Tuesday, 27 March 2012

The Verse - Psalm 130

Just to let you know, this is actually Hannah's husband Luke, doing a "guest appearance". Recently, I have been reading the Psalms, as part of my program of going through the entire Bible. The Psalms are not only a collection of hymns for praise and worship, but also an amazing source of theological insight. The other day I read the 130th Psalm, which apparently is one of 7 "penitential" psalms, or prayers of repentance. The most well-known of these seven is of course Psalm 51. Number 130 is also a "Song of Ascents", which means it was a hymn sung by pilgrims on their "ascent" to Jerusalem for one of the major national feasts. It is quite a short text: only eight verses, composed of four sections on related topics. However, its main point is far deeper than its size might lead one to believe: it teaches that despite man's total sinfulness, God is faithful and merciful to forgive us if we repent and trust in Him.

Out of the depths I have cried to You, O Lord;
Lord, hear my voice!
Let Your ears be attentive
To the voice of my supplications.

The Psalms often talk about people crying out to the Lord in the middle of severe distress or penitence over sin. Another good example of this kind of plea is Jonah's prayer from the belly of the whale (Jonah 2:2-9). These passages of Scripture show us clearly that God always hears us when pray to him for forgiveness or aid - no matter when or where we are (see Psalm 139:9-10). In this psalm, as in Jonah's case, the author is both repenting of sin and asking for deliverance from trouble.

If You, Lord, should mark iniquities,
O Lord, who could stand?
But there is forgiveness with You,
That You may be feared.

These two verses contain such an incredible message. Verse 3 points out that if God judged everyone based on every sin they had ever committed, nobody would be blameless before Him in the day of judgment. (And by "sin", I mean everything we have failed to do, as well as all we have done wrong.) This short text reveals that if salvation were by works alone, the entire human race would fail the test, and we would suffer God's wrath. Then verse 4 gives the good news: There is forgiveness with God - not by works, but by His grace. He has provided a way for sinners to be saved through the atoning work of His Son, Jesus Christ. And why has He done this? So that He "may be feared". In other words, God did not save us because of any intrinsic worth that we possess. Instead, He did it primarily for His glory - so that He might be praised throughout all eternity for the marvellous work of redemption He has performed. This teaching can also be seen in Jeremiah 33:8-9, when the Lord speaks about how He will cleanse and redeem the people of Israel, so that He might be glorified and feared among all nations. God's salvation plan was also motivated by His love and mercy (John 3:16).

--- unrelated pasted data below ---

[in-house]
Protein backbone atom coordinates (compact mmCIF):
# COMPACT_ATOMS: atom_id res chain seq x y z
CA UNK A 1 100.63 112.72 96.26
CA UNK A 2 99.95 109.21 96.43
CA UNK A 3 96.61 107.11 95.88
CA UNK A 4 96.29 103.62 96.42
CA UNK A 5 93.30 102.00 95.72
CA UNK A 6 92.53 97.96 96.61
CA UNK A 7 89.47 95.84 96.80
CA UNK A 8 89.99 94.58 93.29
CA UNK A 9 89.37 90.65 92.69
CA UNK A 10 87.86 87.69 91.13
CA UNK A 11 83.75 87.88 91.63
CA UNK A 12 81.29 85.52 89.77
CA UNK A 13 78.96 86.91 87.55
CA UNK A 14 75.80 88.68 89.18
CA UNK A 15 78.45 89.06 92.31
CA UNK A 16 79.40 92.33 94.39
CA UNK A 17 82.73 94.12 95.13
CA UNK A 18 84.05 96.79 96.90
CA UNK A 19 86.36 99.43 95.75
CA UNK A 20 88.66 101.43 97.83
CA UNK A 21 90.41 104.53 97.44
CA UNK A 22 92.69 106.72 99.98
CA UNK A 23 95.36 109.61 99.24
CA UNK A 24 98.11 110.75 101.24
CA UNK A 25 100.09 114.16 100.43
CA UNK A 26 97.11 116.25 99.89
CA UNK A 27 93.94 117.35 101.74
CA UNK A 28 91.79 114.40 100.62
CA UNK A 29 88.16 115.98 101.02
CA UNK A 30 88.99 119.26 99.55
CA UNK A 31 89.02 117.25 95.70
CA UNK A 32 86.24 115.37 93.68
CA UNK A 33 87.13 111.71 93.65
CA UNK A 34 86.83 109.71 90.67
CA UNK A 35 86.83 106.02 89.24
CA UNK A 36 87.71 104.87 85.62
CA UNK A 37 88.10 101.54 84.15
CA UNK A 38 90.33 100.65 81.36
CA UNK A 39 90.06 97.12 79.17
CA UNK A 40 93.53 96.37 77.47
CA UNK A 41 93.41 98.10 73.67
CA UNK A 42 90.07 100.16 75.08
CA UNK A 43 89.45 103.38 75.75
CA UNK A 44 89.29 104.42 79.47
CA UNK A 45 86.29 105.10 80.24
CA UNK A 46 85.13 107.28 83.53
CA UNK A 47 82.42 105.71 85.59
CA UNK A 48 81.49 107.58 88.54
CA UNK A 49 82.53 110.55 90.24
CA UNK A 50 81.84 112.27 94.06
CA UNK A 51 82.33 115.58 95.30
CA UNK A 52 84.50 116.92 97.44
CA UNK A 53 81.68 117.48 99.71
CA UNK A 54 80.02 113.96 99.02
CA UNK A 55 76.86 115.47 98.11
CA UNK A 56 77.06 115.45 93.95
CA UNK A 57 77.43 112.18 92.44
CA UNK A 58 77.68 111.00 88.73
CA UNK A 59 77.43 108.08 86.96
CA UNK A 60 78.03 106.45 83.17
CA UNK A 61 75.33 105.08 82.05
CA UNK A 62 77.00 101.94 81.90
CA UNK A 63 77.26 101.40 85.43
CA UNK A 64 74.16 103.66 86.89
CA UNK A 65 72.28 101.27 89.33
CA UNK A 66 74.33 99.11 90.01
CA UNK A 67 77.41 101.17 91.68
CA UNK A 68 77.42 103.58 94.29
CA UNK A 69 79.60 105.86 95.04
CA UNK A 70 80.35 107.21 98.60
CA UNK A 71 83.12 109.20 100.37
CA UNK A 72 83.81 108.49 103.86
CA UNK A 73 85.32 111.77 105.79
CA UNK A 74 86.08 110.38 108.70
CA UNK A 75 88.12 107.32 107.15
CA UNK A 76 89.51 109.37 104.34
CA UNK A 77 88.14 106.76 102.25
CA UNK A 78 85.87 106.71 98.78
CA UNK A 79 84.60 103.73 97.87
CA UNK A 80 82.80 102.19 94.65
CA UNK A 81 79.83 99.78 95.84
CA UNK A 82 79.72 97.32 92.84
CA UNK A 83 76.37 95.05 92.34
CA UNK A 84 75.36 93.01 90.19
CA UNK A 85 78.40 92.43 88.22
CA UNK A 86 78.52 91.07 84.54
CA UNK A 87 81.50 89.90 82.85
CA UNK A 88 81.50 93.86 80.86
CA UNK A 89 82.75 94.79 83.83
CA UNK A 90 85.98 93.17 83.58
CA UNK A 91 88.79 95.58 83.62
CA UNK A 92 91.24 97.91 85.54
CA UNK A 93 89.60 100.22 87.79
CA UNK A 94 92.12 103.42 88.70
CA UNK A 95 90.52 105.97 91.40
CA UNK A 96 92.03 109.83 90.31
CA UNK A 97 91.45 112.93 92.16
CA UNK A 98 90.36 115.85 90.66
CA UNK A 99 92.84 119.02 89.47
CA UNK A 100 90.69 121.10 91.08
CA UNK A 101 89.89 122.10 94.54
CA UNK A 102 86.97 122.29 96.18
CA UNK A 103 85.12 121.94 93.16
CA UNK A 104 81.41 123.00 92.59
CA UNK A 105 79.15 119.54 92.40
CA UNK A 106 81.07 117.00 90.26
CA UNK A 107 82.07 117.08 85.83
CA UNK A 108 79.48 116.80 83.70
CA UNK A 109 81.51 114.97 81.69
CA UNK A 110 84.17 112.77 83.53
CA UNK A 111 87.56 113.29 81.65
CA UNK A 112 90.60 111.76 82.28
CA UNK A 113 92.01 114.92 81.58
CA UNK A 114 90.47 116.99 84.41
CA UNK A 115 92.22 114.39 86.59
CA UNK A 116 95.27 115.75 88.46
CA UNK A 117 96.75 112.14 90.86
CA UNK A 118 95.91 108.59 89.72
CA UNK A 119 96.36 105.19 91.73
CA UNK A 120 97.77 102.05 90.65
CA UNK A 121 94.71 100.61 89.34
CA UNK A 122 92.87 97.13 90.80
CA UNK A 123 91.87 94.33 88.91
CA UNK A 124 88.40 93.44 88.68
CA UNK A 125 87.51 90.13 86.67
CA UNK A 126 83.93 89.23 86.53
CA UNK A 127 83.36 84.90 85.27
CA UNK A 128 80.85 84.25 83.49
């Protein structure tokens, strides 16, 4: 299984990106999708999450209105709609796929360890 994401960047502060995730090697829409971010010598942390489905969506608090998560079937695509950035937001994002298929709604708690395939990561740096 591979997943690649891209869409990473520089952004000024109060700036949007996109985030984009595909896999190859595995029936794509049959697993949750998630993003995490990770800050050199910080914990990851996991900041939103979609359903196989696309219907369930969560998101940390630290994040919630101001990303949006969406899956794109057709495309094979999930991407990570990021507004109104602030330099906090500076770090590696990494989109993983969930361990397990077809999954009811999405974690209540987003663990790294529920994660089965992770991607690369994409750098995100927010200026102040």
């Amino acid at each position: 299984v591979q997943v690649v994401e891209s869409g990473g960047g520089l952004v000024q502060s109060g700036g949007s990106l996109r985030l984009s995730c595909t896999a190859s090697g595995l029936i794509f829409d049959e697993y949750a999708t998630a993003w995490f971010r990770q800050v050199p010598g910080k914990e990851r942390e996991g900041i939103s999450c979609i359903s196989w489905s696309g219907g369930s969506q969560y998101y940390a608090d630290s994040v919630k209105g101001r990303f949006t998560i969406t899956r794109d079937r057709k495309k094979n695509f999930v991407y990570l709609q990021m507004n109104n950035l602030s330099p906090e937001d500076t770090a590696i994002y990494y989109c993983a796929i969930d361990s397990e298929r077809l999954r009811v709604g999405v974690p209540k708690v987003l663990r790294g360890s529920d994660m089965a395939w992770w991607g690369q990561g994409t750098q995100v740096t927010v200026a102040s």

I wait for the Lord, my soul waits,
And in His word I do hope.
My soul waits for the Lord
More than those who watch for the morning—
Yes, more than those who watch for the morning.

Here the psalmist declares confidence and trust in God's Word, for He is faithful and unchanging. Psalm 46 is a similar expression of trust.

O Israel, hope in the Lord;
For with the Lord there is mercy,
And with Him is abundant redemption.
And He shall redeem Israel
From all his iniquities.

In this conclusion, the psalm tells us to hope in the Lord, because He is merciful. It was because of the Lord's mercy and love that He died for us on the cross, providing a way for us to be redeemed by His blood. His sacrifice is "abundant" - it is perfectly effective to redeem us from all our sins, past, present and future. (See Hebrews 8:25-29, 9:11-15). What a wonderful God and Saviour!


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